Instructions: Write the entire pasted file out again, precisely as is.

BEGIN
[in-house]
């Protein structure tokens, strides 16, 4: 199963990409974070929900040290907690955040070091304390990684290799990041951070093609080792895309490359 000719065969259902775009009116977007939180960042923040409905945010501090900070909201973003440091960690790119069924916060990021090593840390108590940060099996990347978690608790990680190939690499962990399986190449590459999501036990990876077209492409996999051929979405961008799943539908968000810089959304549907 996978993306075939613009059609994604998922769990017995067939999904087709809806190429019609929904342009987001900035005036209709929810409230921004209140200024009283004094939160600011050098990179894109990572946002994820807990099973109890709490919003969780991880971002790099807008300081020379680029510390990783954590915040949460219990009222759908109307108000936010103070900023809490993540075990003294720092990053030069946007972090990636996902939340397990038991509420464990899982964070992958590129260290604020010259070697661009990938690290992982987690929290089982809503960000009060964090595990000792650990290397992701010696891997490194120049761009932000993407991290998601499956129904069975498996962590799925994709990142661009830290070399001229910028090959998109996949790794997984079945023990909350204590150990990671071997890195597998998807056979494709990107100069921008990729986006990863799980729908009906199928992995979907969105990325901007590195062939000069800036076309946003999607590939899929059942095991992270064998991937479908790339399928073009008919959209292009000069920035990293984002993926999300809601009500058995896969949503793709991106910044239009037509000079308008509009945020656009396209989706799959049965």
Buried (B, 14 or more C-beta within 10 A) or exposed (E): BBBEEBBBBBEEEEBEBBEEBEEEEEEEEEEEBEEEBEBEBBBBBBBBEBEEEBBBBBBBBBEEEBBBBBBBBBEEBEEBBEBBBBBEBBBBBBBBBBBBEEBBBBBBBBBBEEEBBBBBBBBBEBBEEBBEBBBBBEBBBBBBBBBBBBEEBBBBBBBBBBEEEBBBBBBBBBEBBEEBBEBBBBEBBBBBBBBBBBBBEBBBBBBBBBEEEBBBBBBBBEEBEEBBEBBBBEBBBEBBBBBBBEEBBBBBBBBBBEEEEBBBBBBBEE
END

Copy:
[in-house]
């Protein structure tokens, strides 16, 4: 199963990409974070929900040290907690955040070091304390990684290799990041951070093609080792895309490359 000719065969259902775009009116977007939180960042923040409905945010501090900070909201973003440091960690790119069924916060990021090593840390108590940060099996990347978690608790990680190939690499962990399986190449590459999501036990990876077209492409996999051929979405961008799943539908968000810089959304549907 996978993306075939613009059609994604998922769990017995067939999904087709809806190429019609929904342009987001900035005036209709929810409230921004209140200024009283004094939160600011050098990179894109990572946002994820807990099973109890709490919003969780991880971002790099807008300081020379680029510390990783954590915040949460219990009222759908109307108000936010103070900023809490993540075990003294720092990053030069946007972090990636996902939340397990038991509420464990899982964070992958590129260290604020010259070697661009990938690290992982987690929290089982809503960000009060964090595990000792650990290397992701010696891997490194120049761009932000993407991290998601499956129904069975498996962590799925994709990142661009830290070399001229910028090959998109996949790794997984079945023990909350204590150990990671071997890195597998998807056979494709990107100069921008990729986006990863799980729908009906199928992995979907969105990325901007590195062939000069800036076309946003999607590939899929059942095991992270064998991937479908790339399928073009008919959209292009000069920035990293984002993926999300809601009500058995896969949503793709991106910044239009037509000079308008509009945020656009396209989706799959049965």
Buried (B, 14 or more C-beta within 10 A) or exposed (E): BBBEEBBBBBEEEEBEBBEEBEEEEEEEEEEEBEEEBEBEBBBBBBBBEBEEEBBBBBBBBBEEEBBBBBBBBBEEBEEBBEBBBBBEBBBBBBBBBBBBEEBBBBBBBBBBEEEBBBBBBBBBEBBEEBBEBBBBBEBBBBBBBBBBBBEEBBBBBBBBBBEEEBBBBBBBBBEBBEEBBEBBBBEBBBBBBBBBBBBBEBBBBBBBBBEEEBBBBBBBBEEBEEBBEBBBBEBBBEBBBBBBBEEBBBBBBBBBBEEEEBBBBBBBEE